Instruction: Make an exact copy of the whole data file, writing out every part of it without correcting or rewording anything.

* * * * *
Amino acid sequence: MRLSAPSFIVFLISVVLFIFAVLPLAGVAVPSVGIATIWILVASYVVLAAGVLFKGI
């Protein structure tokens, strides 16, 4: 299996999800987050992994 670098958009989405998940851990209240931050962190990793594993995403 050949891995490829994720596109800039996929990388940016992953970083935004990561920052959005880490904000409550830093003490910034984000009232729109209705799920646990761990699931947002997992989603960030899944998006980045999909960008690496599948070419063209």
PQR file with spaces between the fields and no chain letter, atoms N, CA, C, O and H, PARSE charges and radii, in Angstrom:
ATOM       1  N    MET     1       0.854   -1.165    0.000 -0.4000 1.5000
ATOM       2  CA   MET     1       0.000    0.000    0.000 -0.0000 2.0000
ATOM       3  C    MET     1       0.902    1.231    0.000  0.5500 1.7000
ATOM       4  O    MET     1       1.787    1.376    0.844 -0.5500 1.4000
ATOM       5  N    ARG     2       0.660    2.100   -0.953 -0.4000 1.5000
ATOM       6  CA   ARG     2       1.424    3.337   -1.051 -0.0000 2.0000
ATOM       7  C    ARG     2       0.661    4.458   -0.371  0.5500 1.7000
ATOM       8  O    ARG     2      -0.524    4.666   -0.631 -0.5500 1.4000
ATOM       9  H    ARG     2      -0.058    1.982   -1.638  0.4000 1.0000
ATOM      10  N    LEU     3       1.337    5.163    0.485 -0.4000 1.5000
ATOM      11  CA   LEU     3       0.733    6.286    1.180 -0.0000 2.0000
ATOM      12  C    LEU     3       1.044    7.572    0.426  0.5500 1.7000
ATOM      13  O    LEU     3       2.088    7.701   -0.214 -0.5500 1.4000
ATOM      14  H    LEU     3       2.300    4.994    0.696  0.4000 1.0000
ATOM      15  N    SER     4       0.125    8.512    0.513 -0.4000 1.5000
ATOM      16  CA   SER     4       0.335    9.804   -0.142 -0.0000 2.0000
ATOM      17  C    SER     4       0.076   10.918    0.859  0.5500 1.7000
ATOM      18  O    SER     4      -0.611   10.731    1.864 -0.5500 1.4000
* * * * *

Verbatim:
Amino acid sequence: MRLSAPSFIVFLISVVLFIFAVLPLAGVAVPSVGIATIWILVASYVVLAAGVLFKGI
């Protein structure tokens, strides 16, 4: 299996999800987050992994 670098958009989405998940851990209240931050962190990793594993995403 050949891995490829994720596109800039996929990388940016992953970083935004990561920052959005880490904000409550830093003490910034984000009232729109209705799920646990761990699931947002997992989603960030899944998006980045999909960008690496599948070419063209």
PQR file with spaces between the fields and no chain letter, atoms N, CA, C, O and H, PARSE charges and radii, in Angstrom:
ATOM       1  N    MET     1       0.854   -1.165    0.000 -0.4000 1.5000
ATOM       2  CA   MET     1       0.000    0.000    0.000 -0.0000 2.0000
ATOM       3  C    MET     1       0.902    1.231    0.000  0.5500 1.7000
ATOM       4  O    MET     1       1.787    1.376    0.844 -0.5500 1.4000
ATOM       5  N    ARG     2       0.660    2.100   -0.953 -0.4000 1.5000
ATOM       6  CA   ARG     2       1.424    3.337   -1.051 -0.0000 2.0000
ATOM       7  C    ARG     2       0.661    4.458   -0.371  0.5500 1.7000
ATOM       8  O    ARG     2      -0.524    4.666   -0.631 -0.5500 1.4000
ATOM       9  H    ARG     2      -0.058    1.982   -1.638  0.4000 1.0000
ATOM      10  N    LEU     3       1.337    5.163    0.485 -0.4000 1.5000
ATOM      11  CA   LEU     3       0.733    6.286    1.180 -0.0000 2.0000
ATOM      12  C    LEU     3       1.044    7.572    0.426  0.5500 1.7000
ATOM      13  O    LEU     3       2.088    7.701   -0.214 -0.5500 1.4000
ATOM      14  H    LEU     3       2.300    4.994    0.696  0.4000 1.0000
ATOM      15  N    SER     4       0.125    8.512    0.513 -0.4000 1.5000
ATOM      16  CA   SER     4       0.335    9.804   -0.142 -0.0000 2.0000
ATOM      17  C    SER     4       0.076   10.918    0.859  0.5500 1.7000
ATOM      18  O    SER     4      -0.611   10.731    1.864 -0.5500 1.4000